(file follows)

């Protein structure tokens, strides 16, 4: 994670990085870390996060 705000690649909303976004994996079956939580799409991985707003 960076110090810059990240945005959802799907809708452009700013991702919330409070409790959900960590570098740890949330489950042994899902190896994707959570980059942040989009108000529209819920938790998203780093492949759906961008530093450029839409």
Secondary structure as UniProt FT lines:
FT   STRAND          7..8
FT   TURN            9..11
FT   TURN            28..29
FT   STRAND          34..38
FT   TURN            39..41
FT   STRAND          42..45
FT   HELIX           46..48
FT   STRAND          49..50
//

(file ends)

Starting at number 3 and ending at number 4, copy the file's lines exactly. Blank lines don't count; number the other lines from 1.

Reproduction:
FT   STRAND          7..8
FT   TURN            9..11